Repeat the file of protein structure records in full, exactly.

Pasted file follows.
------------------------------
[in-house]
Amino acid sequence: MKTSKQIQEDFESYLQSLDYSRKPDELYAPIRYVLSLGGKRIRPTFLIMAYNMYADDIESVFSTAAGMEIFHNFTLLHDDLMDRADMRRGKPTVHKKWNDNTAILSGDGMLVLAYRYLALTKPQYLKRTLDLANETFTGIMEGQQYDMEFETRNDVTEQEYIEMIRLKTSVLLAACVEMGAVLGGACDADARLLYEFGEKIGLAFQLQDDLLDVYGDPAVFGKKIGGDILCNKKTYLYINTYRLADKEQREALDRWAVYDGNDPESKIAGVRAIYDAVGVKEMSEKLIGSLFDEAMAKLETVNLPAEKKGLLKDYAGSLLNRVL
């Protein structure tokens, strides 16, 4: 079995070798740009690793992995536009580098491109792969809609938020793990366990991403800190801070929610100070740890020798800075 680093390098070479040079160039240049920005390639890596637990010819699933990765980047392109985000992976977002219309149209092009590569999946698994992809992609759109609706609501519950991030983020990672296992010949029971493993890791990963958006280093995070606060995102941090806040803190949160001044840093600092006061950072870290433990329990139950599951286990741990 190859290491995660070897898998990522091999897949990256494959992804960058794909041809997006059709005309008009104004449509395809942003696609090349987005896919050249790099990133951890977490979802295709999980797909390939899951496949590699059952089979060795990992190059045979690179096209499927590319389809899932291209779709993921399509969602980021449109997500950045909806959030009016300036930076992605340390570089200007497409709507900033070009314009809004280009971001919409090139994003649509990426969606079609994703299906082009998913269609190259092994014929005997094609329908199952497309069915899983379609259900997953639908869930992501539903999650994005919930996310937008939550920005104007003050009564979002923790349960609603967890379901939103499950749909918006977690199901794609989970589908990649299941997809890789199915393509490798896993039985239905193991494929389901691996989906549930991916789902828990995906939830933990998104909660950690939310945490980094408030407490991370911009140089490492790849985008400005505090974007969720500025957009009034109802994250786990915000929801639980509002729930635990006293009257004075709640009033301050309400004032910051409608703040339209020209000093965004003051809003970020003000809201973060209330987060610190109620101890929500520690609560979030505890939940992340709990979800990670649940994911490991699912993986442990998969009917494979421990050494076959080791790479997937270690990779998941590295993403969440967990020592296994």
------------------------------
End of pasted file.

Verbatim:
[in-house]
Amino acid sequence: MKTSKQIQEDFESYLQSLDYSRKPDELYAPIRYVLSLGGKRIRPTFLIMAYNMYADDIESVFSTAAGMEIFHNFTLLHDDLMDRADMRRGKPTVHKKWNDNTAILSGDGMLVLAYRYLALTKPQYLKRTLDLANETFTGIMEGQQYDMEFETRNDVTEQEYIEMIRLKTSVLLAACVEMGAVLGGACDADARLLYEFGEKIGLAFQLQDDLLDVYGDPAVFGKKIGGDILCNKKTYLYINTYRLADKEQREALDRWAVYDGNDPESKIAGVRAIYDAVGVKEMSEKLIGSLFDEAMAKLETVNLPAEKKGLLKDYAGSLLNRVL
């Protein structure tokens, strides 16, 4: 079995070798740009690793992995536009580098491109792969809609938020793990366990991403800190801070929610100070740890020798800075 680093390098070479040079160039240049920005390639890596637990010819699933990765980047392109985000992976977002219309149209092009590569999946698994992809992609759109609706609501519950991030983020990672296992010949029971493993890791990963958006280093995070606060995102941090806040803190949160001044840093600092006061950072870290433990329990139950599951286990741990 190859290491995660070897898998990522091999897949990256494959992804960058794909041809997006059709005309008009104004449509395809942003696609090349987005896919050249790099990133951890977490979802295709999980797909390939899951496949590699059952089979060795990992190059045979690179096209499927590319389809899932291209779709993921399509969602980021449109997500950045909806959030009016300036930076992605340390570089200007497409709507900033070009314009809004280009971001919409090139994003649509990426969606079609994703299906082009998913269609190259092994014929005997094609329908199952497309069915899983379609259900997953639908869930992501539903999650994005919930996310937008939550920005104007003050009564979002923790349960609603967890379901939103499950749909918006977690199901794609989970589908990649299941997809890789199915393509490798896993039985239905193991494929389901691996989906549930991916789902828990995906939830933990998104909660950690939310945490980094408030407490991370911009140089490492790849985008400005505090974007969720500025957009009034109802994250786990915000929801639980509002729930635990006293009257004075709640009033301050309400004032910051409608703040339209020209000093965004003051809003970020003000809201973060209330987060610190109620101890929500520690609560979030505890939940992340709990979800990670649940994911490991699912993986442990998969009917494979421990050494076959080791790479997937270690990779998941590295993403969440967990020592296994």